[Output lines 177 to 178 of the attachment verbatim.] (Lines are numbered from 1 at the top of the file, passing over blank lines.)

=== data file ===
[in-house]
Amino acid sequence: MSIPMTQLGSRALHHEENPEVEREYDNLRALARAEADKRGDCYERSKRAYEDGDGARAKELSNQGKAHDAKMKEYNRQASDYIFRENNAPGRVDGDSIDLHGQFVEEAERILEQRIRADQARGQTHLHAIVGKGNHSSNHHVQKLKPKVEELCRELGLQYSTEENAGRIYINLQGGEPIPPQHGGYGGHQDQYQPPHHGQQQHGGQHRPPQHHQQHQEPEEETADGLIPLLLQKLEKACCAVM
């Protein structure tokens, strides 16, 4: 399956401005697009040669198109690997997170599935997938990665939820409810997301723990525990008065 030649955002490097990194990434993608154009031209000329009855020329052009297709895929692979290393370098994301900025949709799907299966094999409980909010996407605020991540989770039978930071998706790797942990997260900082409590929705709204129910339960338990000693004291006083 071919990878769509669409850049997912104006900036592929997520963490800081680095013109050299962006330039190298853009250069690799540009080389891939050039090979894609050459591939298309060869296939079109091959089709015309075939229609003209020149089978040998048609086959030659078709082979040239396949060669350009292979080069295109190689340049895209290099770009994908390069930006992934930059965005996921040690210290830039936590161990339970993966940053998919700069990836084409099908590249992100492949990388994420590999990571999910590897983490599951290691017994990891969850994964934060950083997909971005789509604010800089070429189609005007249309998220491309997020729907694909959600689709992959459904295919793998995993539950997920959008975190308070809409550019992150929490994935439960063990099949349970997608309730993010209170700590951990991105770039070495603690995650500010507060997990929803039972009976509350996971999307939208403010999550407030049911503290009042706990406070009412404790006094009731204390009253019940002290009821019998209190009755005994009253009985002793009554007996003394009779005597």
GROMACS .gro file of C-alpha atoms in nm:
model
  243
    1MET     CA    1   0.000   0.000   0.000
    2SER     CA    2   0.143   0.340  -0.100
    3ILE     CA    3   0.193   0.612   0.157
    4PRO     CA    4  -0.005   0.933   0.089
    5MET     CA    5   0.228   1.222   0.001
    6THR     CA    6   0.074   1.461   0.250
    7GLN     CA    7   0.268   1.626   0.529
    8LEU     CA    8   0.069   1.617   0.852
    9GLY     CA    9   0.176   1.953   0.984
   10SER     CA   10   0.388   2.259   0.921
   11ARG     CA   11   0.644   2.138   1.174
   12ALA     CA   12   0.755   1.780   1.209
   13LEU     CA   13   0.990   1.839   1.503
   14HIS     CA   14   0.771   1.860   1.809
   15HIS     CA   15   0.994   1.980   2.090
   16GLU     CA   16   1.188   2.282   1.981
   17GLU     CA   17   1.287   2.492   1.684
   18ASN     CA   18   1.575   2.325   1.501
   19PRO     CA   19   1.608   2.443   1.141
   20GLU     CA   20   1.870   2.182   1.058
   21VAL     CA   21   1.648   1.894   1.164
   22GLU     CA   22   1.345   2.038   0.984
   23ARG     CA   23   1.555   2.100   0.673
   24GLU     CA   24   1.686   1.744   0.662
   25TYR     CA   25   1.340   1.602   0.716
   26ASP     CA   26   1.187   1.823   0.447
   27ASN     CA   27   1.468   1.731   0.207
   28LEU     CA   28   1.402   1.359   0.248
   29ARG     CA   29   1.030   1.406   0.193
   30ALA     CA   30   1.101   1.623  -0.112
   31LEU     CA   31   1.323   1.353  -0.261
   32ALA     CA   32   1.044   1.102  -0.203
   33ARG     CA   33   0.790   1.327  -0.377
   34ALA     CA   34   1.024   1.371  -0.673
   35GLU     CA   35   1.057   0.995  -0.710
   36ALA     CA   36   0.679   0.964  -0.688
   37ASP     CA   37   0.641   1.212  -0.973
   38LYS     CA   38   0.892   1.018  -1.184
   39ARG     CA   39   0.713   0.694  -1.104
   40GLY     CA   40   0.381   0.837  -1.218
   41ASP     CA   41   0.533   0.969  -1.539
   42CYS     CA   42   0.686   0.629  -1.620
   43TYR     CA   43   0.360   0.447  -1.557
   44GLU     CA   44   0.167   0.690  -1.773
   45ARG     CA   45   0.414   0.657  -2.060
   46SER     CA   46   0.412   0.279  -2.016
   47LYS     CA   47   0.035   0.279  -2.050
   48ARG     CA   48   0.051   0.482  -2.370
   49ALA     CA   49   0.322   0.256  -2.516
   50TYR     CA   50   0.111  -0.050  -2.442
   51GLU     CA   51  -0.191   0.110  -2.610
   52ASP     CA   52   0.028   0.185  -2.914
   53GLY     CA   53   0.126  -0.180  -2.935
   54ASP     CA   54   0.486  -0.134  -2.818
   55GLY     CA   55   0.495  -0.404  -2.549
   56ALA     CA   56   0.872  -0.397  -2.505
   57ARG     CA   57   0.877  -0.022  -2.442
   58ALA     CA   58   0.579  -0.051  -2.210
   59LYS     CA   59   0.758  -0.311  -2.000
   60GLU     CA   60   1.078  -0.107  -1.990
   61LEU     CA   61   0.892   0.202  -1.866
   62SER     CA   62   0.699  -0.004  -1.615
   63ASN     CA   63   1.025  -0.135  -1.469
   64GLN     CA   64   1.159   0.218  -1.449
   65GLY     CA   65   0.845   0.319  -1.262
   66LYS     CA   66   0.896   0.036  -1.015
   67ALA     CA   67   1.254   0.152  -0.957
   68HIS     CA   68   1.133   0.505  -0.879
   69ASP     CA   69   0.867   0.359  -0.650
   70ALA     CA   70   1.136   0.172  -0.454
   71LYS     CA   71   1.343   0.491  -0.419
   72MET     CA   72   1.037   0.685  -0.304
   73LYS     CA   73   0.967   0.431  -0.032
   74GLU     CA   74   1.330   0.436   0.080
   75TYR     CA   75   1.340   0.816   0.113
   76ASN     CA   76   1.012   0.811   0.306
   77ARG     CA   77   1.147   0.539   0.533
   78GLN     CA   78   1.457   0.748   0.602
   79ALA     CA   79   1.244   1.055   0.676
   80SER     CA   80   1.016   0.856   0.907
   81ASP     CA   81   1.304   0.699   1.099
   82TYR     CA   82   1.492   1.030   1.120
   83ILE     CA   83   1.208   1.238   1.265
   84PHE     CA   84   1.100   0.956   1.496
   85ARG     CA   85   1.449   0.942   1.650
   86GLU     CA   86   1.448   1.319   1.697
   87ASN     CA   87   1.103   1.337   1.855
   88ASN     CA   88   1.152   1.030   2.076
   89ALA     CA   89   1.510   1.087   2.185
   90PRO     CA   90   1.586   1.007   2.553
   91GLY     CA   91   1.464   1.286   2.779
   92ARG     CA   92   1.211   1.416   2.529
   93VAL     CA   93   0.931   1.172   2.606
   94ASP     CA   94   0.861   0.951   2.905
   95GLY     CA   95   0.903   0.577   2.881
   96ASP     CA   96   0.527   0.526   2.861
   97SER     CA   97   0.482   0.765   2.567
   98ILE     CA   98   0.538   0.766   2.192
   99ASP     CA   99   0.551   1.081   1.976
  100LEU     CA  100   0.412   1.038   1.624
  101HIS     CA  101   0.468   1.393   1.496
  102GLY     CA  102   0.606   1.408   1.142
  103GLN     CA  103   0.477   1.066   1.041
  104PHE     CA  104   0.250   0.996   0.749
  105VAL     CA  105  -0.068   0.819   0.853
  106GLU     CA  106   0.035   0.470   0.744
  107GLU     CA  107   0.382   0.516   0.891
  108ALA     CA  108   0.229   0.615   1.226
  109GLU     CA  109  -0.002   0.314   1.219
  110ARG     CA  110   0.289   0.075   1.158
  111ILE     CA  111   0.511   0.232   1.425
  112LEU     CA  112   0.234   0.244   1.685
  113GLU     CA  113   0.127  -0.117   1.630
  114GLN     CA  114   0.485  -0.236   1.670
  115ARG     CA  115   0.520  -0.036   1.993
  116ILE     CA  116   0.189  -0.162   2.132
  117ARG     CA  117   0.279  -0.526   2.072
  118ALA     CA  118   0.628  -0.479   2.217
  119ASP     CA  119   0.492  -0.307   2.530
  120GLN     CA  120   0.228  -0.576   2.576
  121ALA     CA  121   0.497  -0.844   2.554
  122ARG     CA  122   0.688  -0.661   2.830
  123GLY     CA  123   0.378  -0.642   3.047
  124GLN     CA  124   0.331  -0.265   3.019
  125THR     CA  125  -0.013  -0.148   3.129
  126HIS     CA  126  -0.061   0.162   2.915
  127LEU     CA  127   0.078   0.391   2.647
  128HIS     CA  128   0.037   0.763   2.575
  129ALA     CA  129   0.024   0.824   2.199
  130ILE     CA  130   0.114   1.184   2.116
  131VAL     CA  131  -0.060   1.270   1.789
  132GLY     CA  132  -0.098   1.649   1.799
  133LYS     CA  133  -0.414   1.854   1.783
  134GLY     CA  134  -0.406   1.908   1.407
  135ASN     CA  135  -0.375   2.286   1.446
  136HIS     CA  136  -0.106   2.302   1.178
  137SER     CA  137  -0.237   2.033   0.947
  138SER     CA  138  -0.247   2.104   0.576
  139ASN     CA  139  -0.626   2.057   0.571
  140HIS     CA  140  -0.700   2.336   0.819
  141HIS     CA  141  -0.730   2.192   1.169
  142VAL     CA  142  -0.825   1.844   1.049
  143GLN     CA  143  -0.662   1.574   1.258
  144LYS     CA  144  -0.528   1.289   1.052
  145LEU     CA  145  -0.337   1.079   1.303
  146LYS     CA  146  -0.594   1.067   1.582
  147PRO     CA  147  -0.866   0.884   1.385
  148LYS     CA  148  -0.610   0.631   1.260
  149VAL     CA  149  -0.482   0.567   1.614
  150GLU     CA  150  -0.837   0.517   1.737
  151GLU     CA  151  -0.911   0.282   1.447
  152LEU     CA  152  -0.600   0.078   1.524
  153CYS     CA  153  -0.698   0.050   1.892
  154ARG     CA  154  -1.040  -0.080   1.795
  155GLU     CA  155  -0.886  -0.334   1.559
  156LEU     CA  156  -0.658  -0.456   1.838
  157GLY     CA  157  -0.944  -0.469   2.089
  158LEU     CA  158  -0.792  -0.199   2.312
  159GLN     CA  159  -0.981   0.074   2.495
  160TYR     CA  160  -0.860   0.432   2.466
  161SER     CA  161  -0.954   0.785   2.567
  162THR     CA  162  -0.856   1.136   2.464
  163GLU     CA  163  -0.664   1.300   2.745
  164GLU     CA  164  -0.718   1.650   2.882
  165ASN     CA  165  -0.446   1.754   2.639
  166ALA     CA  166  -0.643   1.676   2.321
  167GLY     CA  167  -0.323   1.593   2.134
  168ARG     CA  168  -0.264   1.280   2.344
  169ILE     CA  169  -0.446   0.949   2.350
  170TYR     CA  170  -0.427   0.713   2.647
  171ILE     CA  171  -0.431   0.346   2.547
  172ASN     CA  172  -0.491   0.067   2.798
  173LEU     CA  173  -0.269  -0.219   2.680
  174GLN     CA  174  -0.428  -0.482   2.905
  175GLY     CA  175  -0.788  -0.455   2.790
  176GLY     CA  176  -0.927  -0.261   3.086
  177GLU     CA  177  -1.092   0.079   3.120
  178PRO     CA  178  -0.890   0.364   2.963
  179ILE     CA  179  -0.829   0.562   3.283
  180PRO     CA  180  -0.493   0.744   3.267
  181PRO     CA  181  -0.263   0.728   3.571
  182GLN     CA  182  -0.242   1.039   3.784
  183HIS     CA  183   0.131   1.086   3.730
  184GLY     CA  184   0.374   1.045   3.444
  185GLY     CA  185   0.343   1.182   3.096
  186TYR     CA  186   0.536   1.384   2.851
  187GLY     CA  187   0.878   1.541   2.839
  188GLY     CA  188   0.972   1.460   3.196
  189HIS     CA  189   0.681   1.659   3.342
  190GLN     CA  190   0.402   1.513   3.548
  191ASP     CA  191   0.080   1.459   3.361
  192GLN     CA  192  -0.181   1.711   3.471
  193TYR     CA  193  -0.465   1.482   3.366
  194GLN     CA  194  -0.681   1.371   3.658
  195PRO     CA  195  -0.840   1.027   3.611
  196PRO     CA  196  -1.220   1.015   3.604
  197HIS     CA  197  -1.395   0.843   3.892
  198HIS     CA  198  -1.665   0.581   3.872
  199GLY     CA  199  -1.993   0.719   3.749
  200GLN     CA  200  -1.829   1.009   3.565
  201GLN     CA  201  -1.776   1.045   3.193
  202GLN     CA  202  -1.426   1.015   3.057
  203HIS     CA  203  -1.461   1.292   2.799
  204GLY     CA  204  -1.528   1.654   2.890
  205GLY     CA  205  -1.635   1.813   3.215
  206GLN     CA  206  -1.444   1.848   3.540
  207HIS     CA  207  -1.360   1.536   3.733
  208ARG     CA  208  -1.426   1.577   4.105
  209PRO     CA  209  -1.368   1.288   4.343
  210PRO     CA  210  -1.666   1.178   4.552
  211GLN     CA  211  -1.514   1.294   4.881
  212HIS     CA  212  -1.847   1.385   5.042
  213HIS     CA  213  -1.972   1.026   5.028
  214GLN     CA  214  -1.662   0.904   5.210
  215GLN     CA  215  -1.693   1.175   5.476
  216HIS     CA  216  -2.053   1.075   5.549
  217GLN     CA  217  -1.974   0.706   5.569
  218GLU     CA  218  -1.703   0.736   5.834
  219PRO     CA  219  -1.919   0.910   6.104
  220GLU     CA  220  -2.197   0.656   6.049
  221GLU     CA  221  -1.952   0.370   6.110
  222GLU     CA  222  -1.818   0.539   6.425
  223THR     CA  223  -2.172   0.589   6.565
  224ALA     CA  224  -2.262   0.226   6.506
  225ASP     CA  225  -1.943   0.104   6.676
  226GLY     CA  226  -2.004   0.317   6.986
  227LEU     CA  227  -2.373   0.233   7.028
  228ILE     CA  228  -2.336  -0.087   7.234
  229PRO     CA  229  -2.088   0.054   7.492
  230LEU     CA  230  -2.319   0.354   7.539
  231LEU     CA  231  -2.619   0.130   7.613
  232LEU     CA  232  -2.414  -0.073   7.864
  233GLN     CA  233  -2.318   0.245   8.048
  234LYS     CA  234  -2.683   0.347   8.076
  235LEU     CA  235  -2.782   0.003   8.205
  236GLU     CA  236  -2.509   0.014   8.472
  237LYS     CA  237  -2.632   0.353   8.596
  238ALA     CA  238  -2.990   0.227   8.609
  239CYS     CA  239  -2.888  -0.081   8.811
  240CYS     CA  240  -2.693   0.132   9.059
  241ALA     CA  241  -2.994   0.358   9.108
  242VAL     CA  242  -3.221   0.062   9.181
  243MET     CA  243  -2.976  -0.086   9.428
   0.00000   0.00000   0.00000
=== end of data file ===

  171ILE     CA  171  -0.431   0.346   2.547
  172ASN     CA  172  -0.491   0.067   2.798